Floppy Disks: It's been a great 30 years

Posted by Knowlton Thomas

The legendary floppy disk spurred the eruption of viable home computing. But it's time has come.

Sony, the lone manufacturer of floppy disks today, has recently announced that it will completely stop production in 2011. It's already stopped manufacturing floppy disk drives.

You may be surprised to hear floppy disks haven't already died—which is true enough for North America. Sony currently makes them predominantly for the Japanese market.

Web-based data storage pushed floppy disks out of the house years ago, but the floppy wasn't ready to leave quite then, doing something the equivalent of selling lemonade for a dime on the front lawn to passersby. But it was almost worthwhile: in 2008, they sold over 8 million units in Japan alone, and in 2009, sold 12 million globally, before withdrawing from international production. While these numbers may seem high, they're sharply reduced from what they once were. 47 million units were sold globally in 2002, and since the floppy disks sales peak in the mid 90's, demand has fallen nearly 90%.

Techvibes has assembled a timeline from the birth to the death of the floppy disk, which has made its mark in history.

1967: Tape drives weren't cutting it. IBM sees the need for a lighter, faster data-storage device. They assign the task to their San Jose-based storage development centre.

1971: The original, 8-inch floppy disk goes commercial. It can hold a whopping 80 kilobytes of data. Thats 0.08 megabytes.

1972: A minor storage upgrade. The floppy disk can now hold 0.12 megabytes.

1973: Advances in technology continue; the floppy disk boasts a capacity of up to 0.24 megabytes. Floppy disks are touted as "high speed" and "mass storage" devices.

1976: The physical dimensions of the floppy disk became unattractive. Desktop makers requested a smaller version.  Manufacturer Shugart Associates developed a 5.25-inch floppy disk that, despite being considerably smaller, still held a tenth of a megabyte worth of data. It was also notably more affordable than IBM's 8-inch predecessor.

1978: Tandon introduced a double-sided drive, effectively doubling the capacity. Then, a new double-density format increased the capacity again, to an unprecedented 360 kB, or a third of a megabyte.

Early 1980s: This is where the legend reaches its final stage. Sony pioneers the 3.5-inch floppy, which is the one most people are familiar with as its size never changed beyond this point. The first computer to use this format was in 1982.

1984: Apple Computer selects the new, 3.5-inch format for their new Macintosh computers.

1985: Atari and Commodore adopt the 3.5-inch format for their computer lines. Three years later, the 3.5-inch format outsells the preceding 5.25 version.

Late 1980s: Competing companies surged forward, pushing the capacity boundaries of the disk to well over 1,000 kB.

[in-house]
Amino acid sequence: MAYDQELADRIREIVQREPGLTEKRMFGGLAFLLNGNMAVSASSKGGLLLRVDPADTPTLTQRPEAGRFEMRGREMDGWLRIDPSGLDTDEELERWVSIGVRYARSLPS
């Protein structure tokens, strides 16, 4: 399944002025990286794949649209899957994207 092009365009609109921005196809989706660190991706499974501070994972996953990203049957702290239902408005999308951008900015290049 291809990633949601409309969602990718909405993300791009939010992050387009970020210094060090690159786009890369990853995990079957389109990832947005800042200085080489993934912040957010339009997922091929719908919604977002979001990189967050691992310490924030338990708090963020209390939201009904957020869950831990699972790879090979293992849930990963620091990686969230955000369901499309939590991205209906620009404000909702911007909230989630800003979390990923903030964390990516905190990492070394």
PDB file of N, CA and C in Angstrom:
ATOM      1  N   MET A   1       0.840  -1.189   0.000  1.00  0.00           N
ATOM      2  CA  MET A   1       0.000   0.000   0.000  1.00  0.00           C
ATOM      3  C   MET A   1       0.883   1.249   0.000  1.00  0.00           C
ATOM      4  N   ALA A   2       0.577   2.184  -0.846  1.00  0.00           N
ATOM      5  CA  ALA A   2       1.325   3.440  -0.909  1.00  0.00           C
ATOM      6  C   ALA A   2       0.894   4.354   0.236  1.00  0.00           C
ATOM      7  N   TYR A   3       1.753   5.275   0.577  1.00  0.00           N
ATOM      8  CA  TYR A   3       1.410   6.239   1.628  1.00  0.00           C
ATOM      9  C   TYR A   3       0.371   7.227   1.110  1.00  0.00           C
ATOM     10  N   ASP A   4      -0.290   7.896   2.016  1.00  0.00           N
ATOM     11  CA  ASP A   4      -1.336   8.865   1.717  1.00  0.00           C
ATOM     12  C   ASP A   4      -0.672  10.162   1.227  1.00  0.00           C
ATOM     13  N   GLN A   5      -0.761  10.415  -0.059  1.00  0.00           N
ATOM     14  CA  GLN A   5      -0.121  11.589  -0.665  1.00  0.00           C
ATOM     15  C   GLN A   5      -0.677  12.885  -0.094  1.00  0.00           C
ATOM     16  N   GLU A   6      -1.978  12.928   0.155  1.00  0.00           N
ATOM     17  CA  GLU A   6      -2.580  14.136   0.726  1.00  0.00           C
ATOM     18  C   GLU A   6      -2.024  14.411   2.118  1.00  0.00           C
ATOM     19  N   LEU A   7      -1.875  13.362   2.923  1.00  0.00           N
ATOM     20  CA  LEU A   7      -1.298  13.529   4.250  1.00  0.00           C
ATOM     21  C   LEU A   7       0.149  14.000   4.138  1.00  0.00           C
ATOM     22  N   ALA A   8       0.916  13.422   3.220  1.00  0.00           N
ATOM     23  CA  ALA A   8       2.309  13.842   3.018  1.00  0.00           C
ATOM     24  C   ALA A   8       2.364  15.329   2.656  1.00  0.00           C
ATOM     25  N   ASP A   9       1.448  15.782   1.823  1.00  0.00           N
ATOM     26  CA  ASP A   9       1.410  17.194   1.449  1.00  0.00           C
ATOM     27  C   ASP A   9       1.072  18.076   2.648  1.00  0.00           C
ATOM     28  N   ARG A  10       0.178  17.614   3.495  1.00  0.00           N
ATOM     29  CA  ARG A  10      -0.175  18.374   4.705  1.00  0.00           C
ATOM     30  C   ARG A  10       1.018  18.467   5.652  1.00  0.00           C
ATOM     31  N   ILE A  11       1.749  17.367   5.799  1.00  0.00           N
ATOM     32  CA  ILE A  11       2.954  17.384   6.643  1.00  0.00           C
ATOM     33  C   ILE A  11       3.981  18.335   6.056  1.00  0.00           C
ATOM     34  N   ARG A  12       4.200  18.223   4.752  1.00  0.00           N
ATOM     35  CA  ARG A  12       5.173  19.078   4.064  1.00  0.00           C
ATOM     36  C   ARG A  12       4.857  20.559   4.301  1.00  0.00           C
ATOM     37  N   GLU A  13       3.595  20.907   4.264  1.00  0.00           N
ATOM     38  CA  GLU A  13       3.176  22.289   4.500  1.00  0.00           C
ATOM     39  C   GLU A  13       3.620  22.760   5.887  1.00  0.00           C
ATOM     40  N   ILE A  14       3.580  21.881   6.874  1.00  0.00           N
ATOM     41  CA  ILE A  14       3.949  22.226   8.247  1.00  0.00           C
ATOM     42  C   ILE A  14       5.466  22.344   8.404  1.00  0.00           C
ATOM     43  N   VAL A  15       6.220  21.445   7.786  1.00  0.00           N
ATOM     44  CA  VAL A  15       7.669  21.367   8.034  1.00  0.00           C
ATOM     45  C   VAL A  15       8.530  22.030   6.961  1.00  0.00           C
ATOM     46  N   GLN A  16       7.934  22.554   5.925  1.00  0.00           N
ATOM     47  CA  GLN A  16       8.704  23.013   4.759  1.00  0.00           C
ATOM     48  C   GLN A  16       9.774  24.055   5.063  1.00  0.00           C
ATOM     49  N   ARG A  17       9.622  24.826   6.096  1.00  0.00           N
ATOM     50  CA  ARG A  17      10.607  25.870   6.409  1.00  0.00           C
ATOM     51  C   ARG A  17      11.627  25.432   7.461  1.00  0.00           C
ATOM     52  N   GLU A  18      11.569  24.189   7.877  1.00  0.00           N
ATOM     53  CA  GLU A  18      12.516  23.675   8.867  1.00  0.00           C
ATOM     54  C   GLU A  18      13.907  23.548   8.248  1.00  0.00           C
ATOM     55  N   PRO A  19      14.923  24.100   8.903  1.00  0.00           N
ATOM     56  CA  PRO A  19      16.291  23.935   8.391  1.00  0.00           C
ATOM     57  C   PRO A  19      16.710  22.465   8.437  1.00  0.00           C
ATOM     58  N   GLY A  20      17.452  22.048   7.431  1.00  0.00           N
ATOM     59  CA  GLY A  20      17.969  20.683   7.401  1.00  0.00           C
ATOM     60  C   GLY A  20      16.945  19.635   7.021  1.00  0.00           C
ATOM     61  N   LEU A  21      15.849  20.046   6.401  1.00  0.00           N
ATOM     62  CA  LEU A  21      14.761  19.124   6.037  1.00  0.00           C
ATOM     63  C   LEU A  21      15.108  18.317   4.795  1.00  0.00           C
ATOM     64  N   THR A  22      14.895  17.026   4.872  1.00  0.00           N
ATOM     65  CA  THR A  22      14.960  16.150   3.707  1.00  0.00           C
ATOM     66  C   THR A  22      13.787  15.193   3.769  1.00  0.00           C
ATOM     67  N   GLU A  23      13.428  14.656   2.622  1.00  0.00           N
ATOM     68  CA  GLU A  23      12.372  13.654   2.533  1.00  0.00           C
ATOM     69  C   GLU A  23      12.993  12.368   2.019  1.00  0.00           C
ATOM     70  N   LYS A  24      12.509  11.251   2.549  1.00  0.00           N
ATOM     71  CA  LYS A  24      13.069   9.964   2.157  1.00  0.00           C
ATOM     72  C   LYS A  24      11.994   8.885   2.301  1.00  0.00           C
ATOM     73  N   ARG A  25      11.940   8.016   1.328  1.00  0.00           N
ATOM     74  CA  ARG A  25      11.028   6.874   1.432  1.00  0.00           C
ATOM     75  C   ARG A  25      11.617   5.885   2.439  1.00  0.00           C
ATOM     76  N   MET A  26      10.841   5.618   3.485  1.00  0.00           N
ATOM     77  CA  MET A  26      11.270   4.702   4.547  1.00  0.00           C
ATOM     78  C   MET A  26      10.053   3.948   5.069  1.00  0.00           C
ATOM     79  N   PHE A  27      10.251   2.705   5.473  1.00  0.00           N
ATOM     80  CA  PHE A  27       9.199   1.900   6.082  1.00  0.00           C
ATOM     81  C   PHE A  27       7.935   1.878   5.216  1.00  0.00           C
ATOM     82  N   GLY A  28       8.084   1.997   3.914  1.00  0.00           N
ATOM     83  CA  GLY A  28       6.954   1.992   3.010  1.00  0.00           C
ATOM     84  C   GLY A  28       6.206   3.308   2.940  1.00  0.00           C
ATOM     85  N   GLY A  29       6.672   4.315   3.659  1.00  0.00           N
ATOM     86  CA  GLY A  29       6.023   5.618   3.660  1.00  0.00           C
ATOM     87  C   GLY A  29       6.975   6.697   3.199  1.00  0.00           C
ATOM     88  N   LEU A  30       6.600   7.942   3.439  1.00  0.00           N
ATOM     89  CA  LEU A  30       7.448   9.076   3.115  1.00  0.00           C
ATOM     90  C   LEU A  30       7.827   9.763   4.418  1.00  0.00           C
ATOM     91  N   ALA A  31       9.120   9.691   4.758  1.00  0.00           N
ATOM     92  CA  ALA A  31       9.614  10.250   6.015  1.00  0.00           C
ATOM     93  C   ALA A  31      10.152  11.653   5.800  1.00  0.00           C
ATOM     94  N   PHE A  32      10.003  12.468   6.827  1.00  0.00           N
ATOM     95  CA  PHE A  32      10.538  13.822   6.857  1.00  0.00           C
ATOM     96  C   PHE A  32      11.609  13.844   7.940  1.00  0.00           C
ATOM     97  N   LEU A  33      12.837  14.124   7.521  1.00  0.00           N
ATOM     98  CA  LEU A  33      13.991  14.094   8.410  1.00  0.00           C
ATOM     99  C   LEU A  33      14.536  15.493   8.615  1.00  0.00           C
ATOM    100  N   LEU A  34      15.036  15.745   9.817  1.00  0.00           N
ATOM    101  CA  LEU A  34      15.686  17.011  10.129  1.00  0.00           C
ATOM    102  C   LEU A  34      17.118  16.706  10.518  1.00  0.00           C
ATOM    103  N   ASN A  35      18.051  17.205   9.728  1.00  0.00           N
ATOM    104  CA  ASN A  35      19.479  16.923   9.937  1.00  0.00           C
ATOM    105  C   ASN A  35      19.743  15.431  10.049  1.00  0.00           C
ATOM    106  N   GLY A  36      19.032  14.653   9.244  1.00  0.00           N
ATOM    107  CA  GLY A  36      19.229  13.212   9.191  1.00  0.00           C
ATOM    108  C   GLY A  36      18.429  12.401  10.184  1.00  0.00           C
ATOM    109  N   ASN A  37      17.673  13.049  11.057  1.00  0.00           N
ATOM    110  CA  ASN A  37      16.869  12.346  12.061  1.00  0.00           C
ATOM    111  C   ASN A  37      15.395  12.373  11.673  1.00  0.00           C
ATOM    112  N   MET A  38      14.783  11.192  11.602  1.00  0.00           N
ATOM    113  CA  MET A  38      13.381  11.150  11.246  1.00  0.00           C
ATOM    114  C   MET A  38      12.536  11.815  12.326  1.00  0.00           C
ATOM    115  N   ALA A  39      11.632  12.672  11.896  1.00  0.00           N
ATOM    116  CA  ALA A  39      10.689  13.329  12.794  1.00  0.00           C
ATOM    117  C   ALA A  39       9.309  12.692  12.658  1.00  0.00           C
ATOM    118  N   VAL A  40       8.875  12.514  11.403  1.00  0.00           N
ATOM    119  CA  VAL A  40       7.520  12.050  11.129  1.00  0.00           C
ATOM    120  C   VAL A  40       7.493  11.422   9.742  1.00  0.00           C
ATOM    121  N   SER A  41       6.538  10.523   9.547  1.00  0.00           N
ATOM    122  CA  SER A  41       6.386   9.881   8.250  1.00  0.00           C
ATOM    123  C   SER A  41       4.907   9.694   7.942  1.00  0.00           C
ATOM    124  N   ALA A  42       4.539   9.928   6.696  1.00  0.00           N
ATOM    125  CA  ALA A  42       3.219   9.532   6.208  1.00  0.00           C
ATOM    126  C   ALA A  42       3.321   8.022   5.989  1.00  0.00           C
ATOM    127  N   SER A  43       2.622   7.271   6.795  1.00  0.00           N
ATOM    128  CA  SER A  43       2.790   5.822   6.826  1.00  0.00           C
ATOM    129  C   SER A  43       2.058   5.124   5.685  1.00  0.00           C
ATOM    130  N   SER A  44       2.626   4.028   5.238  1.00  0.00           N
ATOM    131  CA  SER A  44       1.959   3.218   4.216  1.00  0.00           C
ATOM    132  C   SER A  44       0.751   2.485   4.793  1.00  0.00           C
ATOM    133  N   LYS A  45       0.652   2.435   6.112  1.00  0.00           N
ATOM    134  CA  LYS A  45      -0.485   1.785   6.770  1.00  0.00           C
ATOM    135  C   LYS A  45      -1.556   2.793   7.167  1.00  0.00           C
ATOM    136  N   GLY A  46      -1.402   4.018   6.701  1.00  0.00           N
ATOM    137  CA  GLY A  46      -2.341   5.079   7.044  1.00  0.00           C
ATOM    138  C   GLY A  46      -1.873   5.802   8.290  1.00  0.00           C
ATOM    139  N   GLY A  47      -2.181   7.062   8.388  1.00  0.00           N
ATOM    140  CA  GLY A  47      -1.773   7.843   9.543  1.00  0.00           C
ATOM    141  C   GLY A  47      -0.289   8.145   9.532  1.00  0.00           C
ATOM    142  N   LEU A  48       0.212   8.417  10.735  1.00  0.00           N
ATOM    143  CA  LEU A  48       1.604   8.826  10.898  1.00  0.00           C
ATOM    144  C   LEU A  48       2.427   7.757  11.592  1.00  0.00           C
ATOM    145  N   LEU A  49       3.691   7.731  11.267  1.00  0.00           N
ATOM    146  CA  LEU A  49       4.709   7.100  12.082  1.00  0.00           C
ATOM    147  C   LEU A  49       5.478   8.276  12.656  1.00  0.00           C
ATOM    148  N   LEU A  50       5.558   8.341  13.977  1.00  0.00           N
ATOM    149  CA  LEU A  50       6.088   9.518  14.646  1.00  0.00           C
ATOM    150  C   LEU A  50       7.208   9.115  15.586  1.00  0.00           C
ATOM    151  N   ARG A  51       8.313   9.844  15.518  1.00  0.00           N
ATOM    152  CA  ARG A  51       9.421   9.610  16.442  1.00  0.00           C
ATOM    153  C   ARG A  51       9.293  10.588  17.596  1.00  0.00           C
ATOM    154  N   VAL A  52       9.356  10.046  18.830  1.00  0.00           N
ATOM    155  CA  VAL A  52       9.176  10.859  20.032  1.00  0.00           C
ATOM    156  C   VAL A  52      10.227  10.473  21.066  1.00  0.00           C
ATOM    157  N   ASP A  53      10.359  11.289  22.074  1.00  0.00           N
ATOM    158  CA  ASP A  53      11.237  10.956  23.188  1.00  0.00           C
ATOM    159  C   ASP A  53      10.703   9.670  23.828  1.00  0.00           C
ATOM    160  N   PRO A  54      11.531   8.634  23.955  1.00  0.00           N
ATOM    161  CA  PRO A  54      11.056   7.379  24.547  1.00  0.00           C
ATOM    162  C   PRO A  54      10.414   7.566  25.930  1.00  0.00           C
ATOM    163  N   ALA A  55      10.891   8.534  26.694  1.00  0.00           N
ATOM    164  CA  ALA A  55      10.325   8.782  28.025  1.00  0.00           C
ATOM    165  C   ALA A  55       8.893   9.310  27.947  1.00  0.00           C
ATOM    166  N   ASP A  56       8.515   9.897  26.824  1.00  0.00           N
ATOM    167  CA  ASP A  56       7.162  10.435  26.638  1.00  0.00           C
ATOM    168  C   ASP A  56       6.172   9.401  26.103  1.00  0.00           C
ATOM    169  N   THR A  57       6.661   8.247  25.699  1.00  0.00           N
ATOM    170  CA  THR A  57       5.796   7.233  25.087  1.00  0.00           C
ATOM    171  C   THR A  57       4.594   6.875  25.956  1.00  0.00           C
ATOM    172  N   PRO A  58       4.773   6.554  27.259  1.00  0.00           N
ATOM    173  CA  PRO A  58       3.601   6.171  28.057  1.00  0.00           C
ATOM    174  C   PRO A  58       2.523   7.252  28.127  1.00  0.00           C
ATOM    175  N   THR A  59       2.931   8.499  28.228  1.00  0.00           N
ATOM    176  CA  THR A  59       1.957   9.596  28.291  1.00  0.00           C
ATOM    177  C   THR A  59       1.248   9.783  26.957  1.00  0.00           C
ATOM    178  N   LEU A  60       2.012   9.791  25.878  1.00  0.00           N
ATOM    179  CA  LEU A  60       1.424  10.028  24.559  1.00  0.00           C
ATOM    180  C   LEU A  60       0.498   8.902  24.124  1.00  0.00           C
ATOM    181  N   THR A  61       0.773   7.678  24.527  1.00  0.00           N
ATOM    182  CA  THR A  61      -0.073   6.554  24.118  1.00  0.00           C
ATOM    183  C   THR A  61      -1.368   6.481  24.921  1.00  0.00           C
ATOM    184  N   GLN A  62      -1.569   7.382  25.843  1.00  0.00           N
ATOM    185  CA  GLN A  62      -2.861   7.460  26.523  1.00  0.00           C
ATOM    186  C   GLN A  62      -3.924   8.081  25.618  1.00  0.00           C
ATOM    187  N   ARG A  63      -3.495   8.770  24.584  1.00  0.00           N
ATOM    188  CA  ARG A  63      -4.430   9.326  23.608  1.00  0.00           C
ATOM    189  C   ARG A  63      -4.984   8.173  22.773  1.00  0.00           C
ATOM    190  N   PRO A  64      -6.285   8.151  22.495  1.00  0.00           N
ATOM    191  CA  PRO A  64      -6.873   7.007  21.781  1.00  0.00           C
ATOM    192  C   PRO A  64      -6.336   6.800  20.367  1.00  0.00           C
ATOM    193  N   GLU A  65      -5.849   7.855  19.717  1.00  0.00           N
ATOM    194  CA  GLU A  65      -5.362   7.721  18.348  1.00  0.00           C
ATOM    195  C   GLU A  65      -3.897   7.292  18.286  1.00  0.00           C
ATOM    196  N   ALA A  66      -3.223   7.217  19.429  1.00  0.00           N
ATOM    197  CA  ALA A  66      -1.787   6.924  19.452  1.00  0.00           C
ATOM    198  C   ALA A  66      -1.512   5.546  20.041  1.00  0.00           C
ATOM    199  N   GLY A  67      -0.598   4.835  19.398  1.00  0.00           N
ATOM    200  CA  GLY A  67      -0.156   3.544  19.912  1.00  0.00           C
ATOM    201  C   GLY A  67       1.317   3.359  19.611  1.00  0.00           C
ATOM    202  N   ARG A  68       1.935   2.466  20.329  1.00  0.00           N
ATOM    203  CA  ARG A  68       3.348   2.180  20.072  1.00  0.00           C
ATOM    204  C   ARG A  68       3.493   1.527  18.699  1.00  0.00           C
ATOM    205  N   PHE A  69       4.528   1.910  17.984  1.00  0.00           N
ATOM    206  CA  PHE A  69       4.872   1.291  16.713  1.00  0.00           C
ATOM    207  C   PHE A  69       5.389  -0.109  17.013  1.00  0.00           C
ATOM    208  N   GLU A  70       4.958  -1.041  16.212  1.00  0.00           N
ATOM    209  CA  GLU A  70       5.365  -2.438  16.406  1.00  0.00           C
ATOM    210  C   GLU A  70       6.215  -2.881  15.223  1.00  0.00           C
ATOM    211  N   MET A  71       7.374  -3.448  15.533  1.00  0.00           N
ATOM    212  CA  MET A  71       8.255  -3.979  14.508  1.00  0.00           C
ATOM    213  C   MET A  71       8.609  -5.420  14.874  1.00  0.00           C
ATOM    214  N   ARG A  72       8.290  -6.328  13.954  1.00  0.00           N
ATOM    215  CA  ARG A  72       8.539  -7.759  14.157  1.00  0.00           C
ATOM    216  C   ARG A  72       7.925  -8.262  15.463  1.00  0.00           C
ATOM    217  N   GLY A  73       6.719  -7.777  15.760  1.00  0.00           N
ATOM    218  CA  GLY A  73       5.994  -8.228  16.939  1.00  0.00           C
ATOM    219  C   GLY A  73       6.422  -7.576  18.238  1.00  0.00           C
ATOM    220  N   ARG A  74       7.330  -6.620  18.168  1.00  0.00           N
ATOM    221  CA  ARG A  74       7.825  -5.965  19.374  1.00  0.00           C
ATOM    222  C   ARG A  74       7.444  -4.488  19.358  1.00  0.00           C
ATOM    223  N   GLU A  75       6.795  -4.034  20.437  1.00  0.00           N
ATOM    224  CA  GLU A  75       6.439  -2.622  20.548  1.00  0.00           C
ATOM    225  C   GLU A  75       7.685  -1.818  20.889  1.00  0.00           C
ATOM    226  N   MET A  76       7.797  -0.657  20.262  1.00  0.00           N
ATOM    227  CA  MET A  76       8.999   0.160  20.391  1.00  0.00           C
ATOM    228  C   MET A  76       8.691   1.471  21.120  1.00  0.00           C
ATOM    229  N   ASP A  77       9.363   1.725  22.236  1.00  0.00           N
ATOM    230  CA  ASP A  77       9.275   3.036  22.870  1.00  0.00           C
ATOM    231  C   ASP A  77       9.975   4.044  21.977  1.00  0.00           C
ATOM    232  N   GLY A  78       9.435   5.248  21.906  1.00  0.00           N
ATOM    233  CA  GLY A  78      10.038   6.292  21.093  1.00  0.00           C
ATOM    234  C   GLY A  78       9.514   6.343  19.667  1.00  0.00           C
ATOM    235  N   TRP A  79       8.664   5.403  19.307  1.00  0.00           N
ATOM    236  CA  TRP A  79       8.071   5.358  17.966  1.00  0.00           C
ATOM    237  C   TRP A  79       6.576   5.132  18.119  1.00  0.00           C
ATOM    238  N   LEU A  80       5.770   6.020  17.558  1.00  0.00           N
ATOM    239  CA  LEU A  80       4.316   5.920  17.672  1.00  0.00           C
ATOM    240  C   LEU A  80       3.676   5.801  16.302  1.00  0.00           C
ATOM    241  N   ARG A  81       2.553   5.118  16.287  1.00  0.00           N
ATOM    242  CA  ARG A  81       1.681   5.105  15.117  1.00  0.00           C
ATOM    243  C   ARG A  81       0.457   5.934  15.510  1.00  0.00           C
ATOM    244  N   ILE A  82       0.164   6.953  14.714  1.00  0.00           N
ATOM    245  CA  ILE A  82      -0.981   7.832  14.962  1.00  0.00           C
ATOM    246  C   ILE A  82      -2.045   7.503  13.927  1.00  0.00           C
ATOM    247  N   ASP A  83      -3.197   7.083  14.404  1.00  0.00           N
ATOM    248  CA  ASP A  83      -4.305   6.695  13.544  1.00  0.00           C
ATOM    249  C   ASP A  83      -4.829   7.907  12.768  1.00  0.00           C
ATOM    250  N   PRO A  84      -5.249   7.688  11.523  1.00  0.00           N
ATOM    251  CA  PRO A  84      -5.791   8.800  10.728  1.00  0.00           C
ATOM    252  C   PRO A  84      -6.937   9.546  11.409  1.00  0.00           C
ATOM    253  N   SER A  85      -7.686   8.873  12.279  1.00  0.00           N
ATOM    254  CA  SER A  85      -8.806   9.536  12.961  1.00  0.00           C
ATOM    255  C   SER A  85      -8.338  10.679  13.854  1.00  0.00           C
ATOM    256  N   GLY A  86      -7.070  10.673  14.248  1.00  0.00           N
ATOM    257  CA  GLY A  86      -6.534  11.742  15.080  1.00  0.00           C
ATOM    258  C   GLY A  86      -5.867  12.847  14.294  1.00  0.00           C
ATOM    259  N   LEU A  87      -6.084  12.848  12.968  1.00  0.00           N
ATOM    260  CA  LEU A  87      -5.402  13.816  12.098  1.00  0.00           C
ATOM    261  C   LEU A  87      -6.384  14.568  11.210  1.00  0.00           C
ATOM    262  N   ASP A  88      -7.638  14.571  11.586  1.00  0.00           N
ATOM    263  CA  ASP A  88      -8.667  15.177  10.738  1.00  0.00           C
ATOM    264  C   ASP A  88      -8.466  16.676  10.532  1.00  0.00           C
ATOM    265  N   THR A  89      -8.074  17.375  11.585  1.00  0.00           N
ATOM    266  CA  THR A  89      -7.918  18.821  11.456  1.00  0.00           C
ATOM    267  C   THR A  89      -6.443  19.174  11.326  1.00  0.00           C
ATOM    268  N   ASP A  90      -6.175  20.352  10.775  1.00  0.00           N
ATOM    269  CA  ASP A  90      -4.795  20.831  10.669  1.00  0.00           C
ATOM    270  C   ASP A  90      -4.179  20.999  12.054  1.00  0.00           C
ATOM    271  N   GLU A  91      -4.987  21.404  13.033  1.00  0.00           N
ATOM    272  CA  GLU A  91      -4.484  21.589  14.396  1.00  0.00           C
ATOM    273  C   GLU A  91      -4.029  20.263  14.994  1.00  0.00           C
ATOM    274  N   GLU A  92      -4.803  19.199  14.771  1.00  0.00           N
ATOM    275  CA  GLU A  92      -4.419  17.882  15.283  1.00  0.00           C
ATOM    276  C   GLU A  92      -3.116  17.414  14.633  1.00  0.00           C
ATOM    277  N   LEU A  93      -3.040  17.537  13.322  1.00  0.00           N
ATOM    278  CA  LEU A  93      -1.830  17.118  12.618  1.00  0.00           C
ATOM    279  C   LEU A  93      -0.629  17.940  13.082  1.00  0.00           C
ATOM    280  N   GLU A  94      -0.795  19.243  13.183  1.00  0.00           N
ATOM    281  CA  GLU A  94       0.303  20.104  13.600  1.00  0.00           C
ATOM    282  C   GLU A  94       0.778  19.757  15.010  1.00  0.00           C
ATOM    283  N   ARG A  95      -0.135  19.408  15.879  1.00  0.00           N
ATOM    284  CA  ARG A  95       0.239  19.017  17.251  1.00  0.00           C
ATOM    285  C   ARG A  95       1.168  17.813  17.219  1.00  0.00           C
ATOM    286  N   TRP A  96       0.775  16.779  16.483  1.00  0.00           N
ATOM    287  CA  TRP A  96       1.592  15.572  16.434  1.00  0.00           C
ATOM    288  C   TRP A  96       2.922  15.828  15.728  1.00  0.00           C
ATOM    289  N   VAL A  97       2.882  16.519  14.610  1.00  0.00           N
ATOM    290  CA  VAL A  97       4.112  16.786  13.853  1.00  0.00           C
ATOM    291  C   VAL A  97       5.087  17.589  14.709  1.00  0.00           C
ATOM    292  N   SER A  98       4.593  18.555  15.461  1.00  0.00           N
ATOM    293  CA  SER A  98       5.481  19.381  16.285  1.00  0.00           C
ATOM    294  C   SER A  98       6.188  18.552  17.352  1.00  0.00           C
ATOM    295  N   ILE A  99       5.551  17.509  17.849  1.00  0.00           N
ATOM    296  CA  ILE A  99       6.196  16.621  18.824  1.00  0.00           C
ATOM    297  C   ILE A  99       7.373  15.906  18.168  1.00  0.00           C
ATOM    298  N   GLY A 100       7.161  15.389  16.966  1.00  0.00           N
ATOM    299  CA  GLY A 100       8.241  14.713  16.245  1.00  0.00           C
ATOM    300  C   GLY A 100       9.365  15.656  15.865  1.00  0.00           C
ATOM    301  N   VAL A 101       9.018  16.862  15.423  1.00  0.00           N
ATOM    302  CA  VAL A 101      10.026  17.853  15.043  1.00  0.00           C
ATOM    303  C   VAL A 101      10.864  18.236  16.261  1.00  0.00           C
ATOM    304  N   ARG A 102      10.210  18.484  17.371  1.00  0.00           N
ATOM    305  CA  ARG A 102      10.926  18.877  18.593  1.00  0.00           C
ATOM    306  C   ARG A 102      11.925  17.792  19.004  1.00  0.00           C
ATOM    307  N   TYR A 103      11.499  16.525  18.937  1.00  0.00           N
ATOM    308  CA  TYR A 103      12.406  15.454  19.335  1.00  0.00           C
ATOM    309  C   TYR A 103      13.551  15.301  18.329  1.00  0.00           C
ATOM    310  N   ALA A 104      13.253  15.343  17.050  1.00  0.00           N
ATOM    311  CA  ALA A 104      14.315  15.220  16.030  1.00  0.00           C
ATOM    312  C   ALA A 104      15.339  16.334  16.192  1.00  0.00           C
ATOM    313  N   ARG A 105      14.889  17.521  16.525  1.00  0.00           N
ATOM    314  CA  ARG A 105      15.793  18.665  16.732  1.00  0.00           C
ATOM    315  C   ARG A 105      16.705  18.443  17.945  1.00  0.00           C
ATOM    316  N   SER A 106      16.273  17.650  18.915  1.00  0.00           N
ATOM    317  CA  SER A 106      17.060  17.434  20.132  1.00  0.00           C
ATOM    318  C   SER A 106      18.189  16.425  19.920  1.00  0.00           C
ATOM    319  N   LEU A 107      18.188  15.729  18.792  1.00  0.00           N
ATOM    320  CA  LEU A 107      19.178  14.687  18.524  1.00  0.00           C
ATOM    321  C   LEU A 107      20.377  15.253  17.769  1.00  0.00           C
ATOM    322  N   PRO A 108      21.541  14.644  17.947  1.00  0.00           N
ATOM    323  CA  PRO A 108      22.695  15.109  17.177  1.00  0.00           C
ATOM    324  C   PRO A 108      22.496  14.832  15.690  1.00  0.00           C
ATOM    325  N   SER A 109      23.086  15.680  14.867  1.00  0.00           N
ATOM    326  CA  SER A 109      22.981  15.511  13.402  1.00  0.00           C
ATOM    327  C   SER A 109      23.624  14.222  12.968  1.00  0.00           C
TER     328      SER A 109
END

Mid 1990s: The limitations of floppy disks began to unravel. Akin to the tape drives the floppy had replaced, it in itself had taken on the traits of its predecessor: relative to modern technologies, the floppy disk had grown clunky, restrictive, and unreliable. Its data-storage capacity had becoming increasingly useless as program sizes grew. Zip, CD, and DVD (and eventually USB) technologies proved much more capable and relatively inexpensive.

1998: Despite the floppy disks demand having peaked three years prior, it still had a fan base. And this fan base raged when Apple's 1998 iMac was released with not one single internal floppy drive in sight. Apple argued the disk was essentially obsolete, what with expanding hard drive capacities and the Internet's rising popularity. Floppy fans were not convinced, and many purchased external floppy disks. But the rebellion was short-lived and likely nostalgia-driven. Disk drives plummeted in use shortly after.

2003: Dell removed floppy disk readers as standard desktop equipment, rendering the floppy disk one notch closer to all-out extinction. (There was no rebellion against this decision.)

2009: Hitachi Maxell, alongside Mitsubishi Kagaku Media, ceases to manufacture floppy disks.

2010: Sony ceases manufacturing of its external floppy disk drives.

2011: Precisely three decades after its commercial birth comes its commercial death. RIP Floppy Disk.

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Knowlton Thomas

Knowlton Thomas

Knowlton is the managing editor of Techvibes. Based in Vancouver, Knowlton has been published in national publications and has also appeared on television and radio. Previously he was an editor for New Westminster weekly The Other Press and served on its board of directors. When not working, Knowlton enjoys playing tennis, hiking, and exploring weird side streets. more




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